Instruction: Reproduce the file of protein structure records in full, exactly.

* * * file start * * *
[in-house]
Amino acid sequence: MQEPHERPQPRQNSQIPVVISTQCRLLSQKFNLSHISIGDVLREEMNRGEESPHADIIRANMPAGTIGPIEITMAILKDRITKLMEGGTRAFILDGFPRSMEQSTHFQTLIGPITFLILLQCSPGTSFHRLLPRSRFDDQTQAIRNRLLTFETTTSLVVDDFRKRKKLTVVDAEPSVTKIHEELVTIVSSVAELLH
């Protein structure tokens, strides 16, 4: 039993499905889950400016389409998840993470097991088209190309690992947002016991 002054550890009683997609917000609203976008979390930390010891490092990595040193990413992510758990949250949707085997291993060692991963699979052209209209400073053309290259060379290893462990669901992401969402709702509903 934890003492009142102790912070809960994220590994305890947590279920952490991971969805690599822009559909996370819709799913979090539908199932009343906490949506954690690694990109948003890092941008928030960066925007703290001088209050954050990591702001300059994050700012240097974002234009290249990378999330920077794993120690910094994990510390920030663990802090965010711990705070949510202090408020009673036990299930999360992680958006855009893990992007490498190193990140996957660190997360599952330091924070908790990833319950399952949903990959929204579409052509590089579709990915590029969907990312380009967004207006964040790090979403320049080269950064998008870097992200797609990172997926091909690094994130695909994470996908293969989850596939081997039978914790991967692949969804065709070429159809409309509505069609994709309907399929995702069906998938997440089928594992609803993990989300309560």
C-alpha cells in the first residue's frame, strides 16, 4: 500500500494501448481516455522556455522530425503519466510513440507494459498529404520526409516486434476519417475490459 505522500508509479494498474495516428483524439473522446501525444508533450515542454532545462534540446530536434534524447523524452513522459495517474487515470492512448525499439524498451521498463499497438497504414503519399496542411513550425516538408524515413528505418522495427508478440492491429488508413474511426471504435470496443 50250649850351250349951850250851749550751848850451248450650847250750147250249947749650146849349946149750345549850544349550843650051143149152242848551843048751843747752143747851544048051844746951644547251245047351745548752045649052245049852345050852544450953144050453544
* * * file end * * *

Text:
[in-house]
Amino acid sequence: MQEPHERPQPRQNSQIPVVISTQCRLLSQKFNLSHISIGDVLREEMNRGEESPHADIIRANMPAGTIGPIEITMAILKDRITKLMEGGTRAFILDGFPRSMEQSTHFQTLIGPITFLILLQCSPGTSFHRLLPRSRFDDQTQAIRNRLLTFETTTSLVVDDFRKRKKLTVVDAEPSVTKIHEELVTIVSSVAELLH
């Protein structure tokens, strides 16, 4: 039993499905889950400016389409998840993470097991088209190309690992947002016991 002054550890009683997609917000609203976008979390930390010891490092990595040193990413992510758990949250949707085997291993060692991963699979052209209209400073053309290259060379290893462990669901992401969402709702509903 934890003492009142102790912070809960994220590994305890947590279920952490991971969805690599822009559909996370819709799913979090539908199932009343906490949506954690690694990109948003890092941008928030960066925007703290001088209050954050990591702001300059994050700012240097974002234009290249990378999330920077794993120690910094994990510390920030663990802090965010711990705070949510202090408020009673036990299930999360992680958006855009893990992007490498190193990140996957660190997360599952330091924070908790990833319950399952949903990959929204579409052509590089579709990915590029969907990312380009967004207006964040790090979403320049080269950064998008870097992200797609990172997926091909690094994130695909994470996908293969989850596939081997039978914790991967692949969804065709070429159809409309509505069609994709309907399929995702069906998938997440089928594992609803993990989300309560």
C-alpha cells in the first residue's frame, strides 16, 4: 500500500494501448481516455522556455522530425503519466510513440507494459498529404520526409516486434476519417475490459 505522500508509479494498474495516428483524439473522446501525444508533450515542454532545462534540446530536434534524447523524452513522459495517474487515470492512448525499439524498451521498463499497438497504414503519399496542411513550425516538408524515413528505418522495427508478440492491429488508413474511426471504435470496443 50250649850351250349951850250851749550751848850451248450650847250750147250249947749650146849349946149750345549850544349550843650051143149152242848551843048751843747752143747851544048051844746951644547251245047351745548752045649052245049852345050852544450953144050453544